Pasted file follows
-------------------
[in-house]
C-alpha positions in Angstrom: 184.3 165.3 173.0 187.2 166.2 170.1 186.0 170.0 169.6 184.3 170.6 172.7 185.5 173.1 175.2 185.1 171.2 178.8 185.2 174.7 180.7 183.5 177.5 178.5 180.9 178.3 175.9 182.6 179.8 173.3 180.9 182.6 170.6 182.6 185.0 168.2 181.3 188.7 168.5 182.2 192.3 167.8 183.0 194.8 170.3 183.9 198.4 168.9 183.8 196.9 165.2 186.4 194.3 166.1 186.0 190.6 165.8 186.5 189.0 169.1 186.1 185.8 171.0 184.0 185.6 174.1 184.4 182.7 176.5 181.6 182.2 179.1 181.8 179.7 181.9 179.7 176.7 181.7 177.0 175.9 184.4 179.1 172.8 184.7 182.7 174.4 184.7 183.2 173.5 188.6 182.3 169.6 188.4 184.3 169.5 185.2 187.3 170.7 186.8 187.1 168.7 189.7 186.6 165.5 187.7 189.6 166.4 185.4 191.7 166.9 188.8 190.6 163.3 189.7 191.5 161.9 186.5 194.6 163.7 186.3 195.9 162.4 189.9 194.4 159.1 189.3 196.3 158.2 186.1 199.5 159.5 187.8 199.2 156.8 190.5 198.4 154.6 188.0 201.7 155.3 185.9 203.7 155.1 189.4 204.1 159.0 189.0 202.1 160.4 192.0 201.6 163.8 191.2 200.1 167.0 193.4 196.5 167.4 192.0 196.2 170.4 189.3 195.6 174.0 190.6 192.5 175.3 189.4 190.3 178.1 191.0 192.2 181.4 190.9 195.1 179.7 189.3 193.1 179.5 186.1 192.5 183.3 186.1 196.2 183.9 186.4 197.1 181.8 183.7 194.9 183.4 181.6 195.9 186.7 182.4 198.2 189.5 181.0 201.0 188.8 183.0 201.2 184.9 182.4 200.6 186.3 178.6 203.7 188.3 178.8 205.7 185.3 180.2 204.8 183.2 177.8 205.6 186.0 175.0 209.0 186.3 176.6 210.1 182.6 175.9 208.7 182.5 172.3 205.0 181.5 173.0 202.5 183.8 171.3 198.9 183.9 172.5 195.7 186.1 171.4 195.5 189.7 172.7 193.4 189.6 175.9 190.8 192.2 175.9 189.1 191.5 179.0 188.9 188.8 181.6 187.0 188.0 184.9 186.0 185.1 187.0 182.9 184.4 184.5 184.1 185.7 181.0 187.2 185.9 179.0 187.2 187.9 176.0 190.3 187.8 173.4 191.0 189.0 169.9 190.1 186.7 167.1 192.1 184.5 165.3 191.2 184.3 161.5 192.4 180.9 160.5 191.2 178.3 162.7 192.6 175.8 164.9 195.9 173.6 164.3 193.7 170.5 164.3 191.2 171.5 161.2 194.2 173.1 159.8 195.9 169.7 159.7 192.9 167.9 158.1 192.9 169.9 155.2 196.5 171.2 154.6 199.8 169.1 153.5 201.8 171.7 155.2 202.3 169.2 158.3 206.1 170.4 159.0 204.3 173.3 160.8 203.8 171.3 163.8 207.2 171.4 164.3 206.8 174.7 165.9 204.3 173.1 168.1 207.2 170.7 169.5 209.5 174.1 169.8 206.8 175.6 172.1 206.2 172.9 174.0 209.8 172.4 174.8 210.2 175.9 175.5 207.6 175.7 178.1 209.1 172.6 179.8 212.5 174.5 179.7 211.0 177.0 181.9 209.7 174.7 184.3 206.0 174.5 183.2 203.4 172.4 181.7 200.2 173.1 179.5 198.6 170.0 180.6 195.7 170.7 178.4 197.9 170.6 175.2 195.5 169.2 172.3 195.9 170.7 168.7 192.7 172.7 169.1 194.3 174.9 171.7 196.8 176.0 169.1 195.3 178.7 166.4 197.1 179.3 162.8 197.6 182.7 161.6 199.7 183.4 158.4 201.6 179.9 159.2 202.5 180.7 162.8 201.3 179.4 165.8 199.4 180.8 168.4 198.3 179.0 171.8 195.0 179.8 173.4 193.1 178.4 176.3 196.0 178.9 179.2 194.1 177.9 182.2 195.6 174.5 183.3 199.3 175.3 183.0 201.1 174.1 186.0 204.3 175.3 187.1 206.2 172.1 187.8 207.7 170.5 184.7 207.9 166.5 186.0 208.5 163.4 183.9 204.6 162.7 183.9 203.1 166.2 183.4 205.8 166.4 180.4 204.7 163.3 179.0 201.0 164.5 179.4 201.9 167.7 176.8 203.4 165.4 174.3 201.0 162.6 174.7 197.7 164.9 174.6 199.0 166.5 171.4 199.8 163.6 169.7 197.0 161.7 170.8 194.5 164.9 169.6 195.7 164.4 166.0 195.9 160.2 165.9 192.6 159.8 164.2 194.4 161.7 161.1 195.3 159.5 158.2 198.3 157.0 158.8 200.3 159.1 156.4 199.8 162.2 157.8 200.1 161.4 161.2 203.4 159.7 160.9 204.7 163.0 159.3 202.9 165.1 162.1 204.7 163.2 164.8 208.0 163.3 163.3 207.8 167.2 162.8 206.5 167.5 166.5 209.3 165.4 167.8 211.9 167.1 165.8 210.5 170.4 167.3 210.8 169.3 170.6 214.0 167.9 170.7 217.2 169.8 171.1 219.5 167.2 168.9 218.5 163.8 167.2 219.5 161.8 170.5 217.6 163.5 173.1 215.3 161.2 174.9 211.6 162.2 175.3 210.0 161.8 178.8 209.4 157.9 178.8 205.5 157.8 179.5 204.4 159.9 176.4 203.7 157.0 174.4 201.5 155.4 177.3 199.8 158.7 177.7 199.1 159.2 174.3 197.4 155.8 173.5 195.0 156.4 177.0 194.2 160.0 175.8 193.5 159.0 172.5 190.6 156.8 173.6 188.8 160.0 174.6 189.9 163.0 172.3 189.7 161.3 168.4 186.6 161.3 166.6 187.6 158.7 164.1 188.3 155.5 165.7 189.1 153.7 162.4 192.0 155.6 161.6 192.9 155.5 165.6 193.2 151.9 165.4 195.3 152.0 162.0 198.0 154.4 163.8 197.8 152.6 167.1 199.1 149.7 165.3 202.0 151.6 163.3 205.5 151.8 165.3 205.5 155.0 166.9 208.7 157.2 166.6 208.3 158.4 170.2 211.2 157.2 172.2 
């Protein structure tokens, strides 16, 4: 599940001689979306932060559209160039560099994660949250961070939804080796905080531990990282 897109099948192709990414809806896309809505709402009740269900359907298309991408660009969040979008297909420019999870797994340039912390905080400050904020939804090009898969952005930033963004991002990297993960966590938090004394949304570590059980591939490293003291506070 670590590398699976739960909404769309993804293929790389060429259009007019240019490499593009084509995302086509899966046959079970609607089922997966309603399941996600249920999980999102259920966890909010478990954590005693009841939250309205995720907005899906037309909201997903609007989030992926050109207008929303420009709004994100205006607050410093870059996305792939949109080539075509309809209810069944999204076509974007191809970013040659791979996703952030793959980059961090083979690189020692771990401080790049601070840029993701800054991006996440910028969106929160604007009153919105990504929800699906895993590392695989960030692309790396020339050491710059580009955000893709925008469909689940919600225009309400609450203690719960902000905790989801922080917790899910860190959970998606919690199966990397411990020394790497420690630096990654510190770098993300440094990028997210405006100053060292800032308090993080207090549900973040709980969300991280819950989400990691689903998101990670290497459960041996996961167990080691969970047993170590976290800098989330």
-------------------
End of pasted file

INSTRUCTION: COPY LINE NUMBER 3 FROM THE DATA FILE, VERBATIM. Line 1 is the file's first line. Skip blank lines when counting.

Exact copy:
């Protein structure tokens, strides 16, 4: 599940001689979306932060559209160039560099994660949250961070939804080796905080531990990282 897109099948192709990414809806896309809505709402009740269900359907298309991408660009969040979008297909420019999870797994340039912390905080400050904020939804090009898969952005930033963004991002990297993960966590938090004394949304570590059980591939490293003291506070 670590590398699976739960909404769309993804293929790389060429259009007019240019490499593009084509995302086509899966046959079970609607089922997966309603399941996600249920999980999102259920966890909010478990954590005693009841939250309205995720907005899906037309909201997903609007989030992926050109207008929303420009709004994100205006607050410093870059996305792939949109080539075509309809209810069944999204076509974007191809970013040659791979996703952030793959980059961090083979690189020692771990401080790049601070840029993701800054991006996440910028969106929160604007009153919105990504929800699906895993590392695989960030692309790396020339050491710059580009955000893709925008469909689940919600225009309400609450203690719960902000905790989801922080917790899910860190959970998606919690199966990397411990020394790497420690630096990654510190770098993300440094990028997210405006100053060292800032308090993080207090549900973040709980969300991280819950989400990691689903998101990670290497459960041996996961167990080691969970047993170590976290800098989330």